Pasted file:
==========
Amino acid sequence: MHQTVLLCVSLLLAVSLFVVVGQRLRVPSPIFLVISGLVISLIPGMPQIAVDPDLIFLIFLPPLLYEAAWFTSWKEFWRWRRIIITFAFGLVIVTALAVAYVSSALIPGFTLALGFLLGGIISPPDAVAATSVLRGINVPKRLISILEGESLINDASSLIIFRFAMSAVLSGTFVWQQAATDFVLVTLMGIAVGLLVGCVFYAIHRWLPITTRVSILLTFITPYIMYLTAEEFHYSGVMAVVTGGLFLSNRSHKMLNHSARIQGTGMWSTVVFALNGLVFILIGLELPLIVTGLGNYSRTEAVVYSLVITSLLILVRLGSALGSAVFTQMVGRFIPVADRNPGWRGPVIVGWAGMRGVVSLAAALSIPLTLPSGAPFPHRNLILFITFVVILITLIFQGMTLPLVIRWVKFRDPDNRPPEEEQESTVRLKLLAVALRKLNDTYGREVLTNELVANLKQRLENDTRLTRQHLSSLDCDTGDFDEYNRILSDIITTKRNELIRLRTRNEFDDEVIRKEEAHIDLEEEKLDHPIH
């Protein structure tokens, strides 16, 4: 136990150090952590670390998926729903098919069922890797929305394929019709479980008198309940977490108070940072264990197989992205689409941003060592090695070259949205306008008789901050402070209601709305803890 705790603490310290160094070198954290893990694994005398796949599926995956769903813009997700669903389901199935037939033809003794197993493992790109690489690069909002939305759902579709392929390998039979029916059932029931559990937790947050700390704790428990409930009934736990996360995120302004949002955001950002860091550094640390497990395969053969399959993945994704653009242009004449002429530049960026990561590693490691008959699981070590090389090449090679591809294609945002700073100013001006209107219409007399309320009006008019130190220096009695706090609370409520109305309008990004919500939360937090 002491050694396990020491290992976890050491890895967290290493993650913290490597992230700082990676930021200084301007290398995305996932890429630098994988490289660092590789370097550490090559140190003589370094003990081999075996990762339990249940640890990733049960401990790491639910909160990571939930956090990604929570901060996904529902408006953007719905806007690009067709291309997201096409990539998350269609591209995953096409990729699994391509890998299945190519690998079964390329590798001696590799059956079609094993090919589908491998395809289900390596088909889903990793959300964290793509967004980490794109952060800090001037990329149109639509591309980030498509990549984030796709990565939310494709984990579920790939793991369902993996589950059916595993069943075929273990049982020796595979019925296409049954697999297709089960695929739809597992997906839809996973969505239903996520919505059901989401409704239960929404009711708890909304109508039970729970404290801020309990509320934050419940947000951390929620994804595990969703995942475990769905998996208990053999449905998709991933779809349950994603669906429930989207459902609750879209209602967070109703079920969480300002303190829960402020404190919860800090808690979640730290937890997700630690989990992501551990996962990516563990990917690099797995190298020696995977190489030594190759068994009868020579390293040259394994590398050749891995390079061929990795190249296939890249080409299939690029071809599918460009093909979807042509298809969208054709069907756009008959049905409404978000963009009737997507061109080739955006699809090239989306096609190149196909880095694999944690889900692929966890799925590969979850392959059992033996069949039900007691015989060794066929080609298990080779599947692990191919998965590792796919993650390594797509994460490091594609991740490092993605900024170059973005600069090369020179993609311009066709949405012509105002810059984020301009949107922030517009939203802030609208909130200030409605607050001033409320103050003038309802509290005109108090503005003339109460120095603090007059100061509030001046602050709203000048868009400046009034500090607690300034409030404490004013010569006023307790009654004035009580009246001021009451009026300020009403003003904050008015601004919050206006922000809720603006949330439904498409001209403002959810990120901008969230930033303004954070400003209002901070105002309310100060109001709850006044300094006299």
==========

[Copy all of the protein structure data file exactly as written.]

Amino acid sequence: MHQTVLLCVSLLLAVSLFVVVGQRLRVPSPIFLVISGLVISLIPGMPQIAVDPDLIFLIFLPPLLYEAAWFTSWKEFWRWRRIIITFAFGLVIVTALAVAYVSSALIPGFTLALGFLLGGIISPPDAVAATSVLRGINVPKRLISILEGESLINDASSLIIFRFAMSAVLSGTFVWQQAATDFVLVTLMGIAVGLLVGCVFYAIHRWLPITTRVSILLTFITPYIMYLTAEEFHYSGVMAVVTGGLFLSNRSHKMLNHSARIQGTGMWSTVVFALNGLVFILIGLELPLIVTGLGNYSRTEAVVYSLVITSLLILVRLGSALGSAVFTQMVGRFIPVADRNPGWRGPVIVGWAGMRGVVSLAAALSIPLTLPSGAPFPHRNLILFITFVVILITLIFQGMTLPLVIRWVKFRDPDNRPPEEEQESTVRLKLLAVALRKLNDTYGREVLTNELVANLKQRLENDTRLTRQHLSSLDCDTGDFDEYNRILSDIITTKRNELIRLRTRNEFDDEVIRKEEAHIDLEEEKLDHPIH
């Protein structure tokens, strides 16, 4: 136990150090952590670390998926729903098919069922890797929305394929019709479980008198309940977490108070940072264990197989992205689409941003060592090695070259949205306008008789901050402070209601709305803890 705790603490310290160094070198954290893990694994005398796949599926995956769903813009997700669903389901199935037939033809003794197993493992790109690489690069909002939305759902579709392929390998039979029916059932029931559990937790947050700390704790428990409930009934736990996360995120302004949002955001950002860091550094640390497990395969053969399959993945994704653009242009004449002429530049960026990561590693490691008959699981070590090389090449090679591809294609945002700073100013001006209107219409007399309320009006008019130190220096009695706090609370409520109305309008990004919500939360937090 002491050694396990020491290992976890050491890895967290290493993650913290490597992230700082990676930021200084301007290398995305996932890429630098994988490289660092590789370097550490090559140190003589370094003990081999075996990762339990249940640890990733049960401990790491639910909160990571939930956090990604929570901060996904529902408006953007719905806007690009067709291309997201096409990539998350269609591209995953096409990729699994391509890998299945190519690998079964390329590798001696590799059956079609094993090919589908491998395809289900390596088909889903990793959300964290793509967004980490794109952060800090001037990329149109639509591309980030498509990549984030796709990565939310494709984990579920790939793991369902993996589950059916595993069943075929273990049982020796595979019925296409049954697999297709089960695929739809597992997906839809996973969505239903996520919505059901989401409704239960929404009711708890909304109508039970729970404290801020309990509320934050419940947000951390929620994804595990969703995942475990769905998996208990053999449905998709991933779809349950994603669906429930989207459902609750879209209602967070109703079920969480300002303190829960402020404190919860800090808690979640730290937890997700630690989990992501551990996962990516563990990917690099797995190298020696995977190489030594190759068994009868020579390293040259394994590398050749891995390079061929990795190249296939890249080409299939690029071809599918460009093909979807042509298809969208054709069907756009008959049905409404978000963009009737997507061109080739955006699809090239989306096609190149196909880095694999944690889900692929966890799925590969979850392959059992033996069949039900007691015989060794066929080609298990080779599947692990191919998965590792796919993650390594797509994460490091594609991740490092993605900024170059973005600069090369020179993609311009066709949405012509105002810059984020301009949107922030517009939203802030609208909130200030409605607050001033409320103050003038309802509290005109108090503005003339109460120095603090007059100061509030001046602050709203000048868009400046009034500090607690300034409030404490004013010569006023307790009654004035009580009246001021009451009026300020009403003003904050008015601004919050206006922000809720603006949330439904498409001209403002959810990120901008969230930033303004954070400003209002901070105002309310100060109001709850006044300094006299």